Osmel Ramirez

I'm from Mayari, a little village in Holguín. I was born on the same day that the Vietnam War ended on April 30, 1975. A good omen, since I identify myself as a pacifist. I am a biologist but I am passionate about politics, history and political philosophy. Writing about these topics, I got to journalism, precisely here on Havana Times. I consider myself a democratic socialist and my main motivation is to try to be useful to the positive change that Cuba needs.

Valentine’s Day, a very special day for Cubans

Osmel Ramirez Alvarez

Osmel Ramirez with his wife Idalia.

HAVANA TIMES — February 14th is upon us which means it’s the day of lovers here in Cuba. Most couples go out hunting for a gift worthy of such a celebration. All of them on their own and in secret. The unbridled desire to show the other person how important they are to them with something beautiful, useful or longed for. A way of showing and recognizing how much the feeling that unites them means.

I have heard people say here and there (I didn’t experience it personally) that when the Revolution triumphed, the government tried to minimize the importance of traditional religious celebrations. However, it wasn’t only Christmas, Easter, Three Kings’ Day or Saint Valentines Day, they even went after Mother and Father’s Day!

Firstly because of Marxism’s atheist crusade in vogue at the time; and secondly for thinking of these days as strictly consumer holidays: as a capitalist strategy to drive mass and superfluous sales. Which had nothing to do with the new society’s “objectivism” which later led to a crisis, and their inability to meet demands on the national market or import non-essentials. Such a concept didn’t fit in with that utopia or with the government’s budding planned and dysfunctional economy.

Nevertheless, our people continued to be “Western” and their “Christian” traditions continue, regardless of whether they are believers or not. Saint Valentine’s Day never ceased to be an important day for lovers, although it did lose the name of “saint” for a long time (very few people know this is the real name of the holiday and official media has only started using it again recently).

This is where their attempt to not focus strictly on the love of couples came from, which the story of the saint encouraged as well as the papal decree to transfigure the old Roman holiday about fertility into this other holiday which ties in a Christian story of love. Official media encouraged the idea that it isn’t only the day of lovers but of love on the whole: for your partner, for your family, your friends and even the Homeland.

Bear in mind that there is another holy trinity in Cuban revolutionary ideology: “Homeland, Revolution and Socialism” which need to be seen as a single entity. However, love for the Homeland didn’t really catch on with this holiday, while love generally-speaking has been accepted by a significant number of Cubans. Nevertheless, love for your partner continues to prevail and be the main meaning of this holiday.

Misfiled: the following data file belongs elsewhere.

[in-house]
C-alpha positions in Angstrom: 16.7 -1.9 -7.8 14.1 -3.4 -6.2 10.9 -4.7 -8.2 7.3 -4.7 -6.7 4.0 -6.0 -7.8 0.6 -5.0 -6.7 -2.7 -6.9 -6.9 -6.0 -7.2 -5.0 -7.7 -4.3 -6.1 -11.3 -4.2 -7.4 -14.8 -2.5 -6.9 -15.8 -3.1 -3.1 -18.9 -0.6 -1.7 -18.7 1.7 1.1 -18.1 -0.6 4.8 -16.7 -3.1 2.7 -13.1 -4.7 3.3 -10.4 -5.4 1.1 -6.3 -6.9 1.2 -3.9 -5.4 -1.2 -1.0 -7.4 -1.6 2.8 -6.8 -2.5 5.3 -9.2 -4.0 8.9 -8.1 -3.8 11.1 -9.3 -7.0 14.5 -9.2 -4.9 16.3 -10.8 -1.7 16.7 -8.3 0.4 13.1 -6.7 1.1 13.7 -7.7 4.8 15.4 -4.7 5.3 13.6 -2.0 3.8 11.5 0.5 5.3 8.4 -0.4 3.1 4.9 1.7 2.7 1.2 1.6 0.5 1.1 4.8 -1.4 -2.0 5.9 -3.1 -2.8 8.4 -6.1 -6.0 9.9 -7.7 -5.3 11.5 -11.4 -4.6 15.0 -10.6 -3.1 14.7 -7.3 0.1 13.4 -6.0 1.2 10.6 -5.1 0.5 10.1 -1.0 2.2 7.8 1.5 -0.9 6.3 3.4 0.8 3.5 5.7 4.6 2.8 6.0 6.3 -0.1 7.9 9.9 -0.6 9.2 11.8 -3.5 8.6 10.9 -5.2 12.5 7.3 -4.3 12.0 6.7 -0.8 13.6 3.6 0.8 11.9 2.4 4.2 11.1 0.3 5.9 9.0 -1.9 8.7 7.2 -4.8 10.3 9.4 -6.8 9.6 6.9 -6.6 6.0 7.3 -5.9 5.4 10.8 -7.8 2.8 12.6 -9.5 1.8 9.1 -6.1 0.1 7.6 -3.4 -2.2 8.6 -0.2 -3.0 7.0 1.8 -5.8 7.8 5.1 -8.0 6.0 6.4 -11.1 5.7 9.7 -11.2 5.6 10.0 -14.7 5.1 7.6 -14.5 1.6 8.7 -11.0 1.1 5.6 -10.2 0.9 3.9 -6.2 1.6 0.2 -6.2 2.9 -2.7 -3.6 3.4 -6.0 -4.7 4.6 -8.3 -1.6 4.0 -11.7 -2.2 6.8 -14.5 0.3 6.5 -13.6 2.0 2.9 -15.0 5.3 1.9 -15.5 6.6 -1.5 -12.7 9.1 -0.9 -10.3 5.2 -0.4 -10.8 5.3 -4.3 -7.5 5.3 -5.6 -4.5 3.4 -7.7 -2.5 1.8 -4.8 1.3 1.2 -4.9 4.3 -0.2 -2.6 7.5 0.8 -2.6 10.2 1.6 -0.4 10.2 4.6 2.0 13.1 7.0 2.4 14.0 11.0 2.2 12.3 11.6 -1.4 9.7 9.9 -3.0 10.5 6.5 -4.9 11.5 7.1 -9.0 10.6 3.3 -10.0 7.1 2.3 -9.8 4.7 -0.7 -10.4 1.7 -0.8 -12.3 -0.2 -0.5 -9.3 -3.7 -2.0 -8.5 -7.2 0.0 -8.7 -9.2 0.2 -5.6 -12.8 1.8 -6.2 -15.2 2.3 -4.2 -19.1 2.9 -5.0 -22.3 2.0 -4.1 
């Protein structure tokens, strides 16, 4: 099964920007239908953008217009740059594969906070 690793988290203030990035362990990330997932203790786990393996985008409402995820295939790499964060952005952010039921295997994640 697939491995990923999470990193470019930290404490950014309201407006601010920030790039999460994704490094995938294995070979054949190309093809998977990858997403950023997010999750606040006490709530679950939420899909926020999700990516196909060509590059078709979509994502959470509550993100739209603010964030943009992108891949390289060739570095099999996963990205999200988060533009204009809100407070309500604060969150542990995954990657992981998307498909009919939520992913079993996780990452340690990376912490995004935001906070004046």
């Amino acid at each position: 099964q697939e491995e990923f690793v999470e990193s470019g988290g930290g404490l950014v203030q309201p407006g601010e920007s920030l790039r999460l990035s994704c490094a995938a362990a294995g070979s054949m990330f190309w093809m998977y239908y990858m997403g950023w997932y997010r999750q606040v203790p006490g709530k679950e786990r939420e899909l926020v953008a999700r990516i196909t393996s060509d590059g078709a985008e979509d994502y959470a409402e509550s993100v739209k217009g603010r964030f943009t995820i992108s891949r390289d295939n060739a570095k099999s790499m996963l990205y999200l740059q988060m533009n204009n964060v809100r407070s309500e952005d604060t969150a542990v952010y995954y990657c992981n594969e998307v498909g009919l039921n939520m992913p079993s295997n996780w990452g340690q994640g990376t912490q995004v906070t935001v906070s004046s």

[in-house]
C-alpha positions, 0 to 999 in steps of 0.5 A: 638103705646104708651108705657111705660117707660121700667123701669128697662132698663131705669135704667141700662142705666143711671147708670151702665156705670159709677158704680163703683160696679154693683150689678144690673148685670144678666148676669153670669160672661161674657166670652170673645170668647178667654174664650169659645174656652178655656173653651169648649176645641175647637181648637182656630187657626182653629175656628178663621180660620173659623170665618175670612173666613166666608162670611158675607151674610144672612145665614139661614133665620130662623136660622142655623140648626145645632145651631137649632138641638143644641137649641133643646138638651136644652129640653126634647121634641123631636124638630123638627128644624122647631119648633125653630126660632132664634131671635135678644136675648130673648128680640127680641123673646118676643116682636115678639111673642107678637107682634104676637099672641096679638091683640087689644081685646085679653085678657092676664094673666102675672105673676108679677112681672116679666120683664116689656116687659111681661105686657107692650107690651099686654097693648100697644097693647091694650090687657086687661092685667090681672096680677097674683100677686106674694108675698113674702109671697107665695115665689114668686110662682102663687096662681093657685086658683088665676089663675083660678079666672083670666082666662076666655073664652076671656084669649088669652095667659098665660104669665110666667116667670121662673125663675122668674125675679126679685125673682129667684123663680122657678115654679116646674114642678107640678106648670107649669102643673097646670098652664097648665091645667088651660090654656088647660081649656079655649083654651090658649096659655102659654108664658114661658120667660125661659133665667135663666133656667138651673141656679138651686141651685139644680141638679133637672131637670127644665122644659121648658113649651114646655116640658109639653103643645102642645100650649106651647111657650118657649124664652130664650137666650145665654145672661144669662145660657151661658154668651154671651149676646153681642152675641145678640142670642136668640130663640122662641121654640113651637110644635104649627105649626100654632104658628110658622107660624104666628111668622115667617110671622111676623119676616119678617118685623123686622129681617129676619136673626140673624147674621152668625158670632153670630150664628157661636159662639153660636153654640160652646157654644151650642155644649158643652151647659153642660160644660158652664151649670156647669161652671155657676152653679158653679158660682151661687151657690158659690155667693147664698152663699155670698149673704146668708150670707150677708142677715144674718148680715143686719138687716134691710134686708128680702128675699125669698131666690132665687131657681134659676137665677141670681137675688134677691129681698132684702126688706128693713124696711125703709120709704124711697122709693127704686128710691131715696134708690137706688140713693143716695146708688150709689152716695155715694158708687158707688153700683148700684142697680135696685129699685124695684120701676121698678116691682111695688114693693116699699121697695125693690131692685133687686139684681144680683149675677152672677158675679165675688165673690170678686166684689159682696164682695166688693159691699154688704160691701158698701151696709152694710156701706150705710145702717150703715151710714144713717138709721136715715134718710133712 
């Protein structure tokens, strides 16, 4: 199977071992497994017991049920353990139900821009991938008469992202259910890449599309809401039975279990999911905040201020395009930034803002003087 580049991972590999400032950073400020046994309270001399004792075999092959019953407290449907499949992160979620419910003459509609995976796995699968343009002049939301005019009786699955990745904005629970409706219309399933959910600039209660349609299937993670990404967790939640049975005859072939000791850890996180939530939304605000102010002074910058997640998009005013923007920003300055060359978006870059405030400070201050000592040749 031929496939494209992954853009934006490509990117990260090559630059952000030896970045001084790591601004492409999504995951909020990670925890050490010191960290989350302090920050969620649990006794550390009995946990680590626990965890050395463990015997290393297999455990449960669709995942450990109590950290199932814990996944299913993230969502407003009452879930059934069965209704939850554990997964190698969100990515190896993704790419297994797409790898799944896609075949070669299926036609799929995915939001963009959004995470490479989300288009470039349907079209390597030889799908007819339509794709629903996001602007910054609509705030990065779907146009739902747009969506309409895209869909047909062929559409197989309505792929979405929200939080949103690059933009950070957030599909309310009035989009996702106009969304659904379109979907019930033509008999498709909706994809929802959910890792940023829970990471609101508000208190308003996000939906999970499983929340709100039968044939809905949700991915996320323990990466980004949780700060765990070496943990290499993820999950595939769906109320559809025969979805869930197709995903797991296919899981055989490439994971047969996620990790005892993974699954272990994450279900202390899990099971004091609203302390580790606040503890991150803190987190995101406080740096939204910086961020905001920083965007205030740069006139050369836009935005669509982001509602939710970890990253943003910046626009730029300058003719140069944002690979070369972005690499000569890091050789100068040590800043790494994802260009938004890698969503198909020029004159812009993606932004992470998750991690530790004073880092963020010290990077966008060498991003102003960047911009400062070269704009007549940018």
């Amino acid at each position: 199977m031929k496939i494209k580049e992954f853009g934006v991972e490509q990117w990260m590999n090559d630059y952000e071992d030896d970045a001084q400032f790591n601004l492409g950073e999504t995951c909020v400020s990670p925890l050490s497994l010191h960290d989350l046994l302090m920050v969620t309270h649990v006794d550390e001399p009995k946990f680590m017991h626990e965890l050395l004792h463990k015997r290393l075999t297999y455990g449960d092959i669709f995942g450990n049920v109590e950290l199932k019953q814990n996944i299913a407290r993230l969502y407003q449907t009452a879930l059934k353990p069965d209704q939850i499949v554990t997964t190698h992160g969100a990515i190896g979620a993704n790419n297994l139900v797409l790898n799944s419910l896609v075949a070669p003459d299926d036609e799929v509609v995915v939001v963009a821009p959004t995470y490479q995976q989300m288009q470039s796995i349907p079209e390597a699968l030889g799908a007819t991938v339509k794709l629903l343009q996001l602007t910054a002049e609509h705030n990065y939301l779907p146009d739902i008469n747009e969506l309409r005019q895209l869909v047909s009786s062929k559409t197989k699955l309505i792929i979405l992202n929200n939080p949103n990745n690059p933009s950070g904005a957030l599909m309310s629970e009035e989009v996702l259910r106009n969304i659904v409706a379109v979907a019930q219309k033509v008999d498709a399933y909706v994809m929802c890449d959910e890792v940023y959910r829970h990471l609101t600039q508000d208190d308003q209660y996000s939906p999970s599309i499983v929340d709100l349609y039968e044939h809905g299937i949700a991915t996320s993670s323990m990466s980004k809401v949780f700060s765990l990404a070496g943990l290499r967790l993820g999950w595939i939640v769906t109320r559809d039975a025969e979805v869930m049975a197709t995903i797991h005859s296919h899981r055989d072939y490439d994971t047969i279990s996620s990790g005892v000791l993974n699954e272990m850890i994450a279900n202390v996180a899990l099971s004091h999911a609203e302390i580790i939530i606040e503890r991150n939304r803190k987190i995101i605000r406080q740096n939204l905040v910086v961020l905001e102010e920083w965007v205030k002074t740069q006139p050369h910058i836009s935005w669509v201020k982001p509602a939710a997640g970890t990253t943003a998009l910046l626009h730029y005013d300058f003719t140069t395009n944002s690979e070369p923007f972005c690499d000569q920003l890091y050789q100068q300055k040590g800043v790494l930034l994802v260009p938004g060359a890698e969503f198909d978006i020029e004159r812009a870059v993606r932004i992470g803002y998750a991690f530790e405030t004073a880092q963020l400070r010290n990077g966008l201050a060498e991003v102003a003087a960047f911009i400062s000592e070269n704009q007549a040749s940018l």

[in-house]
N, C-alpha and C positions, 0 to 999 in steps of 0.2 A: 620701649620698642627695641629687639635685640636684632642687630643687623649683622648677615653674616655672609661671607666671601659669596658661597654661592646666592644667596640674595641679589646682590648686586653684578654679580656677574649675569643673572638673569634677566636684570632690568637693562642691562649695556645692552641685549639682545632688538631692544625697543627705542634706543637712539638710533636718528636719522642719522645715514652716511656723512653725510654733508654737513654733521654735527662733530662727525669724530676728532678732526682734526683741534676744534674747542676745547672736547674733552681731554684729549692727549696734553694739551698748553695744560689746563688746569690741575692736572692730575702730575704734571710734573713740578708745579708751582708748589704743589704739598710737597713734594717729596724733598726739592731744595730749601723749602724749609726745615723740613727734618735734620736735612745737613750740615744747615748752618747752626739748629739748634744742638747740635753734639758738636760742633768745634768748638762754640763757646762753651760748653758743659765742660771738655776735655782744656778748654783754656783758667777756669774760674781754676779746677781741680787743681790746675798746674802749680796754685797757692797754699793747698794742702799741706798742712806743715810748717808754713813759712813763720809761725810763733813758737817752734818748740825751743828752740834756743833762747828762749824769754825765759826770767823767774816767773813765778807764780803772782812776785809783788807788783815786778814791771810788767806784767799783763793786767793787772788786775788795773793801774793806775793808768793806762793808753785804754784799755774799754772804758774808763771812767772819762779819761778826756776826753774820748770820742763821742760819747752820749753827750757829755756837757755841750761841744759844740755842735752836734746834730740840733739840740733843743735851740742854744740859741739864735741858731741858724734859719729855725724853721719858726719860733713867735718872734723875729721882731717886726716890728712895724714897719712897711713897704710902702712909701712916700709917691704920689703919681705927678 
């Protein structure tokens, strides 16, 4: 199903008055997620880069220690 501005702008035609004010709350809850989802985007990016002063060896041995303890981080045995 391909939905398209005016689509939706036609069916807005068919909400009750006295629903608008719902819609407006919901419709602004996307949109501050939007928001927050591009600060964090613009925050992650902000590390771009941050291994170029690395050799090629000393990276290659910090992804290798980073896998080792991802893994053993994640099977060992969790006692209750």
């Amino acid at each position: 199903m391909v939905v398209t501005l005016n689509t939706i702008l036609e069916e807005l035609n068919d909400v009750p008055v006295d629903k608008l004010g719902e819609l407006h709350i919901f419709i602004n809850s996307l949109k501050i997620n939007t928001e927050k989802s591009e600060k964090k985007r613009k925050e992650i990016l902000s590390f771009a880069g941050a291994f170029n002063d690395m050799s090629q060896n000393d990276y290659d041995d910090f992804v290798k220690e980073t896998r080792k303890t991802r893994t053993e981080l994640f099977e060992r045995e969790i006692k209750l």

I’m personally in favor of allegorical holidays and I don’t really care if capitalists or the self-employed take advantage of them to drive up their sales. Worse still is not being able to choose or that there isn’t anything to give as a gift because of a lack of efficient trades people, who are willing to make a living by satisfying our wishes and our happiness.

Life is always good, it’s a gift, a unique opportunity which needs to be enjoyed in all its nuances. Sprinkling in a dozen holidays throughout the year, where something that is important to the people becomes a reason to break their routine, is a very good thing.

Consumerism is in people’s heads anyway, via the psychological effect that propaganda, fashion or prolonged shortages have. And thanks to the Special Period and Radical Socialism’s Permanent Structural Crisis, here in Cuba, we have learned to give useful and much-needed gifts.

An intelligent or almost compulsory practice due to our low incomes and a market that is lacking in offers. A market marked by over exaggerated prices as well, even when you compare it to other economies where a minimum salary earned working 8 hours is the equivalent of two months of an average salary in Cuba.

I don’t know whether lovers’ day is an official holiday in our country. I know that several countries in the Americas think of it as such and some have even associated it with friendship. It needs to be made official (if it isn’t already) and July 30th also needs to be promoted as Friendship Day, in order to separate these two holidays which have different reasons. The latter has already been approved by the UN.

It’s beautiful to watch people in love give each other flowers, a present or a simple card. I don’t see the point of cards unless you are far away from each other. I prefer a hug and a present when possible. I like to share this day with my partner, alone or with another couple who are friends who we hardly get to see because of the kids.

When celebrating this holiday, I don’t really care whether the story of Saint Valentine is a myth or real (it’s said that he used to marry soldiers going against Roman law). I am a man in love, not only with my wife, with my children too, my family, my Cuba and with what I do for it to be a better country: especially with journalism.

However, I only celebrate the love I have for my partner on this day. I congratulate those who, like me, have been lucky enough to find love and good luck to those who are looking for it! I can tell you that it’s always well worth it.

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